I arrived at Western in August of 1970 along with Tom Pagel. Tom and I were office "roomies" for the first three years. Then we each earned our own cubicles in Sprau Tower. I started out teaching interpersonal and comm theory courses. I may have taught one or two sections of small group. Eventually, we developed the leadership and org comm courses, and I taught both of those. As the Masters program evolved, we added the research course, and I think I taught the first few versions of that. Somewhere along the line, I also taught the graduate listening course. All of this lasted until 1985, at which time I forsook academe for the risks and hazards of the small business world in Denver.
I am currently living in Flagstaff, Arizona in the lee of the 12,000-foot San Francisco mountains, 80 miles south of the Grand Canyon, 40 miles north of Sedona, 120 miles south of Lake Powell, and right next to the Hopi and Navajo Indian reservations. One day a week I spend as a volunteer at Walnut Canyon National Monument, an archaeological site where proto-Hopi lived from 1125 to 1250 BCE. In that capacity, I talk to visitors, but my main task for the foreseeable future is to oversee the demonstration garden where we plant corn, beans, and squash to represent the crops of the modem and ancient Puebloans. I helped write a grant for funds to restore an old log cabin at Walnut Canyon, the original ranger station. We are in the process of setting up the Flagstaff Area National Monuments Foundation to provide funds for improving the educational and interpretive activities at Walnut Canyon, Sunset Crater Volcano, and Wupatki National Monuments. I am also learning some basic Hopi language.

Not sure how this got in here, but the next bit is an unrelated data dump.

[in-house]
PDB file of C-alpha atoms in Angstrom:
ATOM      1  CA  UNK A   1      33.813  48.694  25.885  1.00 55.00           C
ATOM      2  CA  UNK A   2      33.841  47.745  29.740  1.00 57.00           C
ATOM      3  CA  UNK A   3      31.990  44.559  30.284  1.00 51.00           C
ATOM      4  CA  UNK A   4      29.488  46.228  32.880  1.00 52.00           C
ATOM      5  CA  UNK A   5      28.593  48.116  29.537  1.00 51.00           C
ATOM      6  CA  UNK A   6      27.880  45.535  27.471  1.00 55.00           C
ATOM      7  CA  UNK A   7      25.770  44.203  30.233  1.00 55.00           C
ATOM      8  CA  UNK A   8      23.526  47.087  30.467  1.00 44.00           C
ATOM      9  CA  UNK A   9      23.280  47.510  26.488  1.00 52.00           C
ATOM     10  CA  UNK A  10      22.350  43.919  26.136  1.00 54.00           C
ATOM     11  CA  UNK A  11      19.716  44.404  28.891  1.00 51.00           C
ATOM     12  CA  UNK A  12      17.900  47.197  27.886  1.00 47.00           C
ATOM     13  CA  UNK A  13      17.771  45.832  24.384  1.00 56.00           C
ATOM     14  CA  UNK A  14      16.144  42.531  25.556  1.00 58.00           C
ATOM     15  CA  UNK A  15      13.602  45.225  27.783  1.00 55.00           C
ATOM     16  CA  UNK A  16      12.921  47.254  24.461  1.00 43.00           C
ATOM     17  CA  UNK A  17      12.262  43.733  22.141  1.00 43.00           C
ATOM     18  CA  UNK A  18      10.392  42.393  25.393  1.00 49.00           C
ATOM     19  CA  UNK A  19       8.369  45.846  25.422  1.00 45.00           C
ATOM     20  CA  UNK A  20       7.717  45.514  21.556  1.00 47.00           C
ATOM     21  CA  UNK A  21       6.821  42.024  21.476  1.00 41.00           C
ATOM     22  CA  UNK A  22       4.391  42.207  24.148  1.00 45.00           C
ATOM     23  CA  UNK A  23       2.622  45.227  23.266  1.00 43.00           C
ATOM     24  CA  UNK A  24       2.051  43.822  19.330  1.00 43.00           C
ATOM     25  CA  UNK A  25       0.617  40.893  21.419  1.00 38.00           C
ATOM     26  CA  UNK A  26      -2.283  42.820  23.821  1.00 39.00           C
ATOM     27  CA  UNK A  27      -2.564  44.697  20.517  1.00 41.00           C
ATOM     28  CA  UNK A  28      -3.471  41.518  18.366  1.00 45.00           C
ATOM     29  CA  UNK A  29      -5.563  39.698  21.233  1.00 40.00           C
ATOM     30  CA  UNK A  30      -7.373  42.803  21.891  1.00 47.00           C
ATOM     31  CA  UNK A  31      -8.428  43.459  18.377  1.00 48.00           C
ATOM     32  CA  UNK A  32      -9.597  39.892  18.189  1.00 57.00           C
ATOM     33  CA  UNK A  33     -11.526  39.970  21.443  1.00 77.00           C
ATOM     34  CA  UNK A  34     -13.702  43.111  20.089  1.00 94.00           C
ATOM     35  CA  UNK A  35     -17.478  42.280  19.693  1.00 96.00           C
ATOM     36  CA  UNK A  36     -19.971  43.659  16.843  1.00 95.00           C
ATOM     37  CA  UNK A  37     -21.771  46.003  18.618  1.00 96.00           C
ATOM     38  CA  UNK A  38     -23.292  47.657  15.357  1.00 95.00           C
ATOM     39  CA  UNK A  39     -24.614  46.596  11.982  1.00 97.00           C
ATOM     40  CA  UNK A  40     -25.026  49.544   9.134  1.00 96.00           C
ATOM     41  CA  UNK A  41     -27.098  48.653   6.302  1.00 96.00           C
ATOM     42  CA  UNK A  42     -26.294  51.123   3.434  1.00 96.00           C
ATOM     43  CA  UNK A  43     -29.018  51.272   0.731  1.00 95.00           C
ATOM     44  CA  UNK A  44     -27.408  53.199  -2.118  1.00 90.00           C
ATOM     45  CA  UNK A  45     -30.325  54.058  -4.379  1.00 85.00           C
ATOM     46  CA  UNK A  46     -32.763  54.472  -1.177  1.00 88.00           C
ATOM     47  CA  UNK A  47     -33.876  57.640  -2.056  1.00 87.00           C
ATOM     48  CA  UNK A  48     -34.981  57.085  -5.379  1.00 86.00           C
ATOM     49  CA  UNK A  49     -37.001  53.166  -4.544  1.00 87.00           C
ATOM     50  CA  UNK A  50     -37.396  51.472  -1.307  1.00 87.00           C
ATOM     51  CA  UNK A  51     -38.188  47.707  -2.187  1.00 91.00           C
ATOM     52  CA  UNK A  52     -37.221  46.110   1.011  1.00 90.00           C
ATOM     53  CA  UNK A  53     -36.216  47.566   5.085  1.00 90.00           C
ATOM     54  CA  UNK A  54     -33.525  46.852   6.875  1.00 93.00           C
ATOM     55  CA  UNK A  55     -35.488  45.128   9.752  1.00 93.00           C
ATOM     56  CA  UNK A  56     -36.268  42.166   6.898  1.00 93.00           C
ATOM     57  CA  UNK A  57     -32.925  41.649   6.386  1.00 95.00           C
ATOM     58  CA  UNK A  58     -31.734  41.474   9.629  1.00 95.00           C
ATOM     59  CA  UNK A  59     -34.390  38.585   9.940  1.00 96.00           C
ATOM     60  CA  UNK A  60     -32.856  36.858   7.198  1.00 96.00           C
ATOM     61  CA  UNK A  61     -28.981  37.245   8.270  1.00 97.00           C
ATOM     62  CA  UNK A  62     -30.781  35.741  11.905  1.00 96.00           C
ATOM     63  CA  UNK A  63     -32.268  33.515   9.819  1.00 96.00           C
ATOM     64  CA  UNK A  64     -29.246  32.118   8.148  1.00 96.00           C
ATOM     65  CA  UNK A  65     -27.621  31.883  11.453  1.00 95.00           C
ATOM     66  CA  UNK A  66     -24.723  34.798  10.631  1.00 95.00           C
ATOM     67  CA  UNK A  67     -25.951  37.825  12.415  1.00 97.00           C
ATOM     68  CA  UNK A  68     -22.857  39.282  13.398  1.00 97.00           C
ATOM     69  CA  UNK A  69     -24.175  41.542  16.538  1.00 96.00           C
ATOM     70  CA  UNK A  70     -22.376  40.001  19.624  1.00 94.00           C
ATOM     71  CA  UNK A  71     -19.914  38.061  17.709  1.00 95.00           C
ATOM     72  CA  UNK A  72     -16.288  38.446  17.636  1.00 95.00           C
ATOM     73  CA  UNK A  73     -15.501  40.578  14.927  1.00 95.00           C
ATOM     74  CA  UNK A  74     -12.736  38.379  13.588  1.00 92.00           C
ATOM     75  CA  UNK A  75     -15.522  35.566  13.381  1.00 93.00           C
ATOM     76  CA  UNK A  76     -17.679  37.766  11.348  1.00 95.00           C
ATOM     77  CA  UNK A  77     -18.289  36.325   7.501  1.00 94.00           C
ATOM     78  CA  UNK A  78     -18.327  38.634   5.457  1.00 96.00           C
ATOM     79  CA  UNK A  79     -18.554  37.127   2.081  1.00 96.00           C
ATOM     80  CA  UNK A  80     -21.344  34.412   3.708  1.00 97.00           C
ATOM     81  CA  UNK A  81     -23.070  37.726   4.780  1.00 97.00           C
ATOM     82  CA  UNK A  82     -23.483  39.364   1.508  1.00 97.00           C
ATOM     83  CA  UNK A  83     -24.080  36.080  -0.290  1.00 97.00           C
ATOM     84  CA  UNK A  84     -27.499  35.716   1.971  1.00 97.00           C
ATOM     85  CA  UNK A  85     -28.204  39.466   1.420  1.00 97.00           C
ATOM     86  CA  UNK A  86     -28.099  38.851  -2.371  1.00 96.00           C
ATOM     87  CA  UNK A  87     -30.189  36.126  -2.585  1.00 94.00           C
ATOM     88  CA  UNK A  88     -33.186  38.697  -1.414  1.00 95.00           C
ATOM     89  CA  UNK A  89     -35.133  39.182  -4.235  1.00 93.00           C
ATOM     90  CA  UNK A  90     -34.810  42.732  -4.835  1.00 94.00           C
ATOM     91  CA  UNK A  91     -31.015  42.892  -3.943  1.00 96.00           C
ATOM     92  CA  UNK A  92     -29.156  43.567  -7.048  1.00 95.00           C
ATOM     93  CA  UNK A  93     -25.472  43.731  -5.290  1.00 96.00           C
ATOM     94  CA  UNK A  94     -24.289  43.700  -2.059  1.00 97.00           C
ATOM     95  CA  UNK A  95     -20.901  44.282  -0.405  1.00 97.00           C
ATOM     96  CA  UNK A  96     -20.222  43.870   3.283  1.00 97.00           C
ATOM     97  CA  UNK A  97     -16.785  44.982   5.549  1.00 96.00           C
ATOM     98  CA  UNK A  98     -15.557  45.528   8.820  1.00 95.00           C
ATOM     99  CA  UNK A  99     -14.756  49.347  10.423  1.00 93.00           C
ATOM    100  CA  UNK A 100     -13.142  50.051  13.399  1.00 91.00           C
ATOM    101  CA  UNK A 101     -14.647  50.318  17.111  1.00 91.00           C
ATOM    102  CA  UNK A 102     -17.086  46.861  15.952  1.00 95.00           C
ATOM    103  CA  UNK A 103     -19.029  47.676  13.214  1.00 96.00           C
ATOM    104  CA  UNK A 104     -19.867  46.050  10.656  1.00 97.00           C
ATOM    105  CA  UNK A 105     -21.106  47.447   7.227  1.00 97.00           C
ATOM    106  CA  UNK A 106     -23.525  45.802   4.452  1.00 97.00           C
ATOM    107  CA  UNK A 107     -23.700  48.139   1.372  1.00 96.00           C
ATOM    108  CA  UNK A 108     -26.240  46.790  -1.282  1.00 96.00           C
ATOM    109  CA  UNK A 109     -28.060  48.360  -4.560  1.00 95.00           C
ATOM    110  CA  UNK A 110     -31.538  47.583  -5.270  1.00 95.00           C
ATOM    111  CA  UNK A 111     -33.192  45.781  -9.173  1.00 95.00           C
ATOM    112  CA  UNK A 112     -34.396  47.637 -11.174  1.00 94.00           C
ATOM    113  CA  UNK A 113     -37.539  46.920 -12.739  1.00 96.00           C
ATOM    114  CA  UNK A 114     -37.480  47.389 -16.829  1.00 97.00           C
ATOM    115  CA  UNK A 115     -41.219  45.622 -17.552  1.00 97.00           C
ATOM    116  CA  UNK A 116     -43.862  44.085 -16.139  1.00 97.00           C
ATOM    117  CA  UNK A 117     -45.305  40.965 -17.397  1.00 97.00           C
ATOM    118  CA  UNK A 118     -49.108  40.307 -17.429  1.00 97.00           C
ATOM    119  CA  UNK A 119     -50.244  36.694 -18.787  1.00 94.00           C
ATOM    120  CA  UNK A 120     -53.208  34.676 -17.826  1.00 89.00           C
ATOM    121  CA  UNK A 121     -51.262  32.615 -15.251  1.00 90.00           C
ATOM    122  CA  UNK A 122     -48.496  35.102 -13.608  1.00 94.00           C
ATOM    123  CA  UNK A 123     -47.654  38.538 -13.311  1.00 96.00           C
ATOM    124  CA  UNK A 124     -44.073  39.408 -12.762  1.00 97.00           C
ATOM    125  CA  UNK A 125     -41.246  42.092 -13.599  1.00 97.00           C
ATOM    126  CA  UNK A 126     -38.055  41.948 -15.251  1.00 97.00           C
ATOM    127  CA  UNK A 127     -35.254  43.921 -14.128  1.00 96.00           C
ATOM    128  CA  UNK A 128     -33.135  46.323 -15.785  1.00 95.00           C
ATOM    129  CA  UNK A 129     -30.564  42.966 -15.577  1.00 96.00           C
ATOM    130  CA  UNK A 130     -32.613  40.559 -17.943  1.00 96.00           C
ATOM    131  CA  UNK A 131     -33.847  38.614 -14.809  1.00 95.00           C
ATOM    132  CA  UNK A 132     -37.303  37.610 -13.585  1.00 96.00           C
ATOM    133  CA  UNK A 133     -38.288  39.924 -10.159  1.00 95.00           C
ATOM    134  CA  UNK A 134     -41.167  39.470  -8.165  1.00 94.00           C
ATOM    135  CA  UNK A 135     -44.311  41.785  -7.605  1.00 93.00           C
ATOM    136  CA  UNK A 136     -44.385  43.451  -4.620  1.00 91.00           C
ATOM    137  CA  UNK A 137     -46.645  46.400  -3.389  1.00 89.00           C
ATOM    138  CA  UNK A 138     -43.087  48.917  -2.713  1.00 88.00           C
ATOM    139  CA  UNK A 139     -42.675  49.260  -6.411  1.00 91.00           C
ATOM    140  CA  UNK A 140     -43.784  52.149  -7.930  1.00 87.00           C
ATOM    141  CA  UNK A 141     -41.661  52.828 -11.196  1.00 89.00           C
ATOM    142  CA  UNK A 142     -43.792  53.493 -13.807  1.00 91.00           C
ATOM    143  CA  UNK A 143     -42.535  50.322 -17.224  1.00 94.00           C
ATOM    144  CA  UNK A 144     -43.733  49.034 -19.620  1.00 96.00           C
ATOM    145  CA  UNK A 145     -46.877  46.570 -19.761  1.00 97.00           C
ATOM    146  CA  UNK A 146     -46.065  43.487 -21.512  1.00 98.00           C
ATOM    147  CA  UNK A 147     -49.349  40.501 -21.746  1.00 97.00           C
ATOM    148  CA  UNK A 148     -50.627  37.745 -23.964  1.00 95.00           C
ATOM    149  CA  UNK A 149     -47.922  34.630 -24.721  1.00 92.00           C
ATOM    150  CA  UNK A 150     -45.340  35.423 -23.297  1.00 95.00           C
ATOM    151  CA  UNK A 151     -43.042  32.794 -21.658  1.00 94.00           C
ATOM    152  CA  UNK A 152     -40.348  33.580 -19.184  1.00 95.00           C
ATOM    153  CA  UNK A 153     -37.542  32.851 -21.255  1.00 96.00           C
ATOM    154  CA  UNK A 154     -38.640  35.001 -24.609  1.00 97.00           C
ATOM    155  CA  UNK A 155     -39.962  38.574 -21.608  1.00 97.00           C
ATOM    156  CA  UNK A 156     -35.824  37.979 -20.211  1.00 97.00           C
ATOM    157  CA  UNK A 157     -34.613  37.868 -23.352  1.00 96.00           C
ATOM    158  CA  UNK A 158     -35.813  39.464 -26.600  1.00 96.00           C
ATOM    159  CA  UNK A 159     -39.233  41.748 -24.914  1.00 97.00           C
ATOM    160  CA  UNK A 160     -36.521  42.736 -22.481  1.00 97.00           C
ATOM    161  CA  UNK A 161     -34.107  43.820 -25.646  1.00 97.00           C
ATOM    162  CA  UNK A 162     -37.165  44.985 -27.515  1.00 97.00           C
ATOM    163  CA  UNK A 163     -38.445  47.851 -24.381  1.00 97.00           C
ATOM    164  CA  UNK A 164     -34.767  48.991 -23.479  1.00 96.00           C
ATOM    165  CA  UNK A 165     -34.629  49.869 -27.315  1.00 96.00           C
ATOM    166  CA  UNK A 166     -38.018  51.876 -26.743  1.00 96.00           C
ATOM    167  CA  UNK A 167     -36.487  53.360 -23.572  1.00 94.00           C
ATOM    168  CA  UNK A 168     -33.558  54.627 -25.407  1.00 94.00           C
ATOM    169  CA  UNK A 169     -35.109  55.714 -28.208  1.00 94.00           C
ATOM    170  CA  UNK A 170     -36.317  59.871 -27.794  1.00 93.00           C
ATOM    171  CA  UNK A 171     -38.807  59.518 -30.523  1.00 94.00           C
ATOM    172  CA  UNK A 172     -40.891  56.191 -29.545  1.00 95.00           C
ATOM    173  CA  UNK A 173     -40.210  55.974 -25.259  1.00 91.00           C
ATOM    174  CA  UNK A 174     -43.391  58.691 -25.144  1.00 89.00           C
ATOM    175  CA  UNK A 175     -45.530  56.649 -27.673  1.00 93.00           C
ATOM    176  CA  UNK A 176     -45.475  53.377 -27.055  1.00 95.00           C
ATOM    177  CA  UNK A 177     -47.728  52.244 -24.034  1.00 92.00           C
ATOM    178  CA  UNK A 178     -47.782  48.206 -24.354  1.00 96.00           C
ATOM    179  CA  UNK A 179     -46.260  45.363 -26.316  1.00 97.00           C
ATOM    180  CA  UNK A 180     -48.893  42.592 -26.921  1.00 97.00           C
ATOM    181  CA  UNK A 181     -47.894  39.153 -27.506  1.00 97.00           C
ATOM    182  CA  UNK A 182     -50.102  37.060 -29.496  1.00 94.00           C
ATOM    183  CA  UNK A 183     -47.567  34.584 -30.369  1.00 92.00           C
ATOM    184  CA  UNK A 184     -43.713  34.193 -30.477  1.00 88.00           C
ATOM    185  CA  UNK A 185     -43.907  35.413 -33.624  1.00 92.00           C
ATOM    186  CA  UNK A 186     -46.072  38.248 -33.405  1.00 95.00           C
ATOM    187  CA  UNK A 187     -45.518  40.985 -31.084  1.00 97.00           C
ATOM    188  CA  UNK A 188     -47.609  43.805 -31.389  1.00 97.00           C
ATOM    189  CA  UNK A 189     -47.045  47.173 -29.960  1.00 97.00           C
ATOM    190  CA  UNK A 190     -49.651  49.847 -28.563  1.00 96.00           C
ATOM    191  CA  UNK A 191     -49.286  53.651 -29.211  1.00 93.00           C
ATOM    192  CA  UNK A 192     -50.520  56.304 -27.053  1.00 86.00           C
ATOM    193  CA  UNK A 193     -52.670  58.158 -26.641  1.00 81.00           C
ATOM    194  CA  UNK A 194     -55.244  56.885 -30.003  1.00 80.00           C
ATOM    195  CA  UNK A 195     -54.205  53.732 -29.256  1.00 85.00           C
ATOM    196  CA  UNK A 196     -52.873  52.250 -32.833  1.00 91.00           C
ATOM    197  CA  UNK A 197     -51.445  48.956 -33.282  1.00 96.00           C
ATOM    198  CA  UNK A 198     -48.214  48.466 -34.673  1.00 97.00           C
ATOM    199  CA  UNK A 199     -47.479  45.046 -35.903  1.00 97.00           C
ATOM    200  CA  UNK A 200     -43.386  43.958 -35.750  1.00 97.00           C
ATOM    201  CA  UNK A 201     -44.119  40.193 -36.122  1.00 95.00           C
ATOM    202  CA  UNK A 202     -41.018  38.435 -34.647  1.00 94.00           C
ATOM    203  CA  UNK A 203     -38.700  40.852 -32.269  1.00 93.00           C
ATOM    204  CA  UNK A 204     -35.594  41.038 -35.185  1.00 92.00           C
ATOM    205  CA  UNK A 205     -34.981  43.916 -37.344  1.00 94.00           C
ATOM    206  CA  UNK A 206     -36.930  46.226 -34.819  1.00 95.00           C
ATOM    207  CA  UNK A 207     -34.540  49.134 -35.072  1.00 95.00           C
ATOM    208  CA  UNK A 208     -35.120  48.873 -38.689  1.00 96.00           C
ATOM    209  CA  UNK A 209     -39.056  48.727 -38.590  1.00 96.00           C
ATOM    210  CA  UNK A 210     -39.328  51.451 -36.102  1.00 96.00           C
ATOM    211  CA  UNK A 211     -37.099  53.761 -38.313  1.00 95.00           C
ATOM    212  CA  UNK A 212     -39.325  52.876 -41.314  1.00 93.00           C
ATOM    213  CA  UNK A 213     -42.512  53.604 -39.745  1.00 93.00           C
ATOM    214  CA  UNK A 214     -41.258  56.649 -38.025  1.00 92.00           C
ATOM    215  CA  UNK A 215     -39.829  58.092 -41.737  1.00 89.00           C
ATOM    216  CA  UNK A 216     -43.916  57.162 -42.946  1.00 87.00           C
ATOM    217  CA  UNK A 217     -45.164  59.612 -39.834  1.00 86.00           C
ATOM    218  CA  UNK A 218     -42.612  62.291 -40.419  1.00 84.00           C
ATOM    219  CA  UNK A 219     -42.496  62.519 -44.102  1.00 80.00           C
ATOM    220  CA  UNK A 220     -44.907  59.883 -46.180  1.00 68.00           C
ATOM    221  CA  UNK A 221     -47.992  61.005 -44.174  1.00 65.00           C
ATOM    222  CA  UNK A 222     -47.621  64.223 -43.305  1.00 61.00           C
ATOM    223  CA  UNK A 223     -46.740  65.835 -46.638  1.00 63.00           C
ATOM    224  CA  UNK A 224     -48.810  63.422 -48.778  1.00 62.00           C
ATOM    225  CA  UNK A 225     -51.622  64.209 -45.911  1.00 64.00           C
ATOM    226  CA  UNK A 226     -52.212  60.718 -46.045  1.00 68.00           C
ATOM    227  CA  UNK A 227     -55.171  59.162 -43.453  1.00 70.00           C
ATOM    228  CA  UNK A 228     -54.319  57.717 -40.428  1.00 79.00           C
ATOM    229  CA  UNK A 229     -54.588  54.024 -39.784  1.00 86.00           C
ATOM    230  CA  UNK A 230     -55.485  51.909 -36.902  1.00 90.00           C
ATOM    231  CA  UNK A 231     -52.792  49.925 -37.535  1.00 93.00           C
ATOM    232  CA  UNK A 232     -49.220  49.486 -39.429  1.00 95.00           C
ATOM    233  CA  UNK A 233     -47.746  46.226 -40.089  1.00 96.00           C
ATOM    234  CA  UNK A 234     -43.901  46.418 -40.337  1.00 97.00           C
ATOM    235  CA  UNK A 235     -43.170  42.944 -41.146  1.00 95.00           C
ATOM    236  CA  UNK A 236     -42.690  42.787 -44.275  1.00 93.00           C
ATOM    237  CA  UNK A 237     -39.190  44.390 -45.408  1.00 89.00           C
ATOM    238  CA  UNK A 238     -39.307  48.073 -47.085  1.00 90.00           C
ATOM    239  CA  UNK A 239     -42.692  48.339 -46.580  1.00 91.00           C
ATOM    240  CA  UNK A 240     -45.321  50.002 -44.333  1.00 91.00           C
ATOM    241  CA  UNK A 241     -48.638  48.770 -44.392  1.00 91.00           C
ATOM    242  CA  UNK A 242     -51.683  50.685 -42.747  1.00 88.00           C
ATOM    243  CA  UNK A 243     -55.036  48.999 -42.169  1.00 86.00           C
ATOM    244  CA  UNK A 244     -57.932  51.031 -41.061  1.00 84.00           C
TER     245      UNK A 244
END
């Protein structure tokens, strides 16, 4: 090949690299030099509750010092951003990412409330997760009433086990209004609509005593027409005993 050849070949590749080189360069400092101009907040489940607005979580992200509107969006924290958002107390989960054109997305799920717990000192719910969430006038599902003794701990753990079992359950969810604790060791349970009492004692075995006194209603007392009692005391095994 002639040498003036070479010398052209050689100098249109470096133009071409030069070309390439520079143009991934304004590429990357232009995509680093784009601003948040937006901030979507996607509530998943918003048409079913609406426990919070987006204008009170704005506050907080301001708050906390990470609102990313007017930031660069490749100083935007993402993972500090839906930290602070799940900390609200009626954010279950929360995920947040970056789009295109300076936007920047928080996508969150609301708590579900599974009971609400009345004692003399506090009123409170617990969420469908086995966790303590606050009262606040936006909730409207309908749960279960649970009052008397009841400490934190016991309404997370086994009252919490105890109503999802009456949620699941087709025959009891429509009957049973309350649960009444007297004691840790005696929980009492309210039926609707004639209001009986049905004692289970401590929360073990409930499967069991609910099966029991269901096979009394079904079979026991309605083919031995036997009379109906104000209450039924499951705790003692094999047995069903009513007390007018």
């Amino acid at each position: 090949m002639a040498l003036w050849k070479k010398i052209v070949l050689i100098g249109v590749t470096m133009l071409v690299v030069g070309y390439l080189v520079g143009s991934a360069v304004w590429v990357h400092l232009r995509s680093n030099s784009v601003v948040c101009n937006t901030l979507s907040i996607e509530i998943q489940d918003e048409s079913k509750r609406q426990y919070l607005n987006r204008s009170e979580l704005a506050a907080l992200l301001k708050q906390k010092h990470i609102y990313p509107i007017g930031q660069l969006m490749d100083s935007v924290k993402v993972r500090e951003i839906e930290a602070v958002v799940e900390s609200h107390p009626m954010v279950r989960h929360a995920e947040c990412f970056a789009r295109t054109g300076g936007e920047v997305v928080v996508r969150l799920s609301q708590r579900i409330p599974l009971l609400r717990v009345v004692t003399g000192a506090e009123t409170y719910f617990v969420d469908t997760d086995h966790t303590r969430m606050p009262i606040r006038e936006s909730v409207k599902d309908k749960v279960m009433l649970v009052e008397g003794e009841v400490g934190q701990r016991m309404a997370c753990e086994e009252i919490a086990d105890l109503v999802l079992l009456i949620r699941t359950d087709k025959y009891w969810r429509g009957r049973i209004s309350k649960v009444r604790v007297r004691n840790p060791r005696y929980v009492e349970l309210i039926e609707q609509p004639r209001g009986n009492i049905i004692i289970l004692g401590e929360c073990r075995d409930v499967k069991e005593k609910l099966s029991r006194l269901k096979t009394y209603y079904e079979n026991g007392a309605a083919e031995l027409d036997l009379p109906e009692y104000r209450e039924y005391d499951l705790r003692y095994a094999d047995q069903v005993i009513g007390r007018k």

To keep busy, I am doing workshops and seminars in Sedona and Phoenix. I also have several books in process - nothing academic. There are two self-published books I am still marketing principally through Amazon.com. I recently revised my chapter in Peter Northouse's leadership book.
I am married to Yvonne Spaulding, MA from the School of Communication at WMU who is teaching at Northern Arizona U. We have a second home in the Phoenix area which is our little retreat from the cold and snow of the Flagstaff area. However, we stay up here in the summer when Phoenix temperatures get up around and above 100.
If you ever happen to be driving along I 40 between Albuquerque and California or north on I 17 from Phoenix, give us a call. Accommodations at our house are limited, but we provide free visitor tours to the local national monuments, petroglyph sites, Lowell Observatory, Museum of Northern Arizona, Snowbowl, and lots of hikes in canyons.